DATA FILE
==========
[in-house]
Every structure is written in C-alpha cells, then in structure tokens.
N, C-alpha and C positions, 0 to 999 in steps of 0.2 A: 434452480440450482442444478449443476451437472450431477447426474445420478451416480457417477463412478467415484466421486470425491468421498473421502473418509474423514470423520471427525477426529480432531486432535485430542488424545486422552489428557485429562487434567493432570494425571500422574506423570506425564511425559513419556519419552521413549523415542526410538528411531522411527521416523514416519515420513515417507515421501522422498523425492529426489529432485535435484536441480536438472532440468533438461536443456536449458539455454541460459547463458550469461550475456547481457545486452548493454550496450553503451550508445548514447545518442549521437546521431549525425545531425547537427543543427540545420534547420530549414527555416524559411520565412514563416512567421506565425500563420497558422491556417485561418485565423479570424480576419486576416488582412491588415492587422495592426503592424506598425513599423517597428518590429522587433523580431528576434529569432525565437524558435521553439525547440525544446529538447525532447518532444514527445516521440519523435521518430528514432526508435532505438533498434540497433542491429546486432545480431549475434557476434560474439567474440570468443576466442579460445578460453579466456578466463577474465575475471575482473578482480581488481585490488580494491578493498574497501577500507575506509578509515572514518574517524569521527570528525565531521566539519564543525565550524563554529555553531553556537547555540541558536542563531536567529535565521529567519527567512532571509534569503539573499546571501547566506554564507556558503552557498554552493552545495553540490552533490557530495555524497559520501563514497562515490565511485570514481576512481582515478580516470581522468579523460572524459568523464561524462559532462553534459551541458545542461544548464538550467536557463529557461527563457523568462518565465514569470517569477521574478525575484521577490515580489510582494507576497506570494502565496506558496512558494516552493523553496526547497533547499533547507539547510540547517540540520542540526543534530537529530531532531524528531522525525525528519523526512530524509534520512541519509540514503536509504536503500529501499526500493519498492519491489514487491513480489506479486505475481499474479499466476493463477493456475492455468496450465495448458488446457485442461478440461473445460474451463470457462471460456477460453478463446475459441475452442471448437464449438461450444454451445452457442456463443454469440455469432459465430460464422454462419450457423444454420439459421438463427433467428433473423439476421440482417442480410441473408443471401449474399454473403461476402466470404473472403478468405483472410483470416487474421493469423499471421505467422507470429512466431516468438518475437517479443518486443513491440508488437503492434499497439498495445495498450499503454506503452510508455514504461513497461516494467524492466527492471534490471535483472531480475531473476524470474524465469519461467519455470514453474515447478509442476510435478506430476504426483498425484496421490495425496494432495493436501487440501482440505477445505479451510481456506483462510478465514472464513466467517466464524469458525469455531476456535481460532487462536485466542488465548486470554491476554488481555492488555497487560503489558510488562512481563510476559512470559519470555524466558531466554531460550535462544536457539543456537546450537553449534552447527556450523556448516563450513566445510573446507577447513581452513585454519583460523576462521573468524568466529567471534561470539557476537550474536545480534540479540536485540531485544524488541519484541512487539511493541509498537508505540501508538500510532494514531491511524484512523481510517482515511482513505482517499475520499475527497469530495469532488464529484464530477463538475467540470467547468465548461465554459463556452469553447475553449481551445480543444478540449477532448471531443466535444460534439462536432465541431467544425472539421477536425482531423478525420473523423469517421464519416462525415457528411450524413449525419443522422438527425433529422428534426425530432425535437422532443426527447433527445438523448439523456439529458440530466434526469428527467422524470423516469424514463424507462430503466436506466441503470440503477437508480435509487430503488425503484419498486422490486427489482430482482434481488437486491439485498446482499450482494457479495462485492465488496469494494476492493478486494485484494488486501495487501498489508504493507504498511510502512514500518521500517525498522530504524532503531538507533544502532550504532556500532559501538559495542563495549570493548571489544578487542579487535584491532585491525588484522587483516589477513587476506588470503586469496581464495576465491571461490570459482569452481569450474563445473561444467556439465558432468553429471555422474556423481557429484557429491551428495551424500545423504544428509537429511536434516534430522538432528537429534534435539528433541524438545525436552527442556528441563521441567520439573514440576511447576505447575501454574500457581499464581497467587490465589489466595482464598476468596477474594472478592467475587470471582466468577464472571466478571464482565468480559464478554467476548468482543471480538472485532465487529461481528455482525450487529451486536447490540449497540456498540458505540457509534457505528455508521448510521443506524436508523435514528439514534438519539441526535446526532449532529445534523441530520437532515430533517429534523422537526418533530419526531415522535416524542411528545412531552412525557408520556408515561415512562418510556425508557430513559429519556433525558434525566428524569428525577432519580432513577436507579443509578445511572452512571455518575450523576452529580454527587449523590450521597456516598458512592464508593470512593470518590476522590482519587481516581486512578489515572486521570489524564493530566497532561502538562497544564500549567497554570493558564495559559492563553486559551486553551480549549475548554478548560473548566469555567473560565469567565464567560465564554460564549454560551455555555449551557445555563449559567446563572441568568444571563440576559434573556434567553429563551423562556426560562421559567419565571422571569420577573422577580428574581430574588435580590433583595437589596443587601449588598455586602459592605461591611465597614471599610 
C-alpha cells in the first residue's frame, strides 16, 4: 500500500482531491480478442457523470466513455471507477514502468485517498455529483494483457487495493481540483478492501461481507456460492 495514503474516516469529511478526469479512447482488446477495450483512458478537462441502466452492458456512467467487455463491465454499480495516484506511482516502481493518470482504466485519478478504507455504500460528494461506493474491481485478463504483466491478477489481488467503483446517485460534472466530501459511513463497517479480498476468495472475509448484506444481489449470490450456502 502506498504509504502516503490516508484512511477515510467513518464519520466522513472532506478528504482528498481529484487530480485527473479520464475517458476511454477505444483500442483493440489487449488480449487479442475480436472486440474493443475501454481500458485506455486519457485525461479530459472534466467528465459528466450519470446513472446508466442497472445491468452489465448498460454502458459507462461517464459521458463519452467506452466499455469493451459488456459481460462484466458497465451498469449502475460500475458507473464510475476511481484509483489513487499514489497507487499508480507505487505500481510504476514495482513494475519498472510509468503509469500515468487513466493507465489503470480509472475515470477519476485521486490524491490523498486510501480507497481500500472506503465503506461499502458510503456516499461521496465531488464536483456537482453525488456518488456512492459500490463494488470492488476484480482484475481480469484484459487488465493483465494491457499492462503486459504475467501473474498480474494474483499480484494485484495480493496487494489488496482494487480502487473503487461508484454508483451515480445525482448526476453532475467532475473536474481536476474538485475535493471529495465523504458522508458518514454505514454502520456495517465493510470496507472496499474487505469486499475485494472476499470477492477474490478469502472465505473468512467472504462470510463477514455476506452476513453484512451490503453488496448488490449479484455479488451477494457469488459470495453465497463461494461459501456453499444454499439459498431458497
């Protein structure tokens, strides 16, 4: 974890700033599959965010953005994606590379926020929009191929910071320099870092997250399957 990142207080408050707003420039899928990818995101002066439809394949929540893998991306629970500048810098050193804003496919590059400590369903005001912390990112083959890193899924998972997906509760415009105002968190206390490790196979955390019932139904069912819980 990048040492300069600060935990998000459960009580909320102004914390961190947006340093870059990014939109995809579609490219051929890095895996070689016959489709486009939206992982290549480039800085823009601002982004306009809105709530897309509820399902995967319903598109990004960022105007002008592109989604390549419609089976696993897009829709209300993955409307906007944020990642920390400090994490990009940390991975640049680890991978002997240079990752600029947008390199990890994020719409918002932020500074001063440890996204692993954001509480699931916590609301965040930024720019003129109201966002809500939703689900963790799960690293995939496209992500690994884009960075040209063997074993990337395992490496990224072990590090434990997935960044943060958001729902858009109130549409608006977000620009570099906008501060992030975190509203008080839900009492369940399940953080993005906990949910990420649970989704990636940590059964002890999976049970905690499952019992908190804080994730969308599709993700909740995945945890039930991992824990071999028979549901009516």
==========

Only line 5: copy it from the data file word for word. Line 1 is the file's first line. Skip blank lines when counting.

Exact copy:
């Protein structure tokens, strides 16, 4: 974890700033599959965010953005994606590379926020929009191929910071320099870092997250399957 990142207080408050707003420039899928990818995101002066439809394949929540893998991306629970500048810098050193804003496919590059400590369903005001912390990112083959890193899924998972997906509760415009105002968190206390490790196979955390019932139904069912819980 990048040492300069600060935990998000459960009580909320102004914390961190947006340093870059990014939109995809579609490219051929890095895996070689016959489709486009939206992982290549480039800085823009601002982004306009809105709530897309509820399902995967319903598109990004960022105007002008592109989604390549419609089976696993897009829709209300993955409307906007944020990642920390400090994490990009940390991975640049680890991978002997240079990752600029947008390199990890994020719409918002932020500074001063440890996204692993954001509480699931916590609301965040930024720019003129109201966002809500939703689900963790799960690293995939496209992500690994884009960075040209063997074993990337395992490496990224072990590090434990997935960044943060958001729902858009109130549409608006977000620009570099906008501060992030975190509203008080839900009492369940399940953080993005906990949910990420649970989704990636940590059964002890999976049970905690499952019992908190804080994730969308599709993700909740995945945890039930991992824990071999028979549901009516």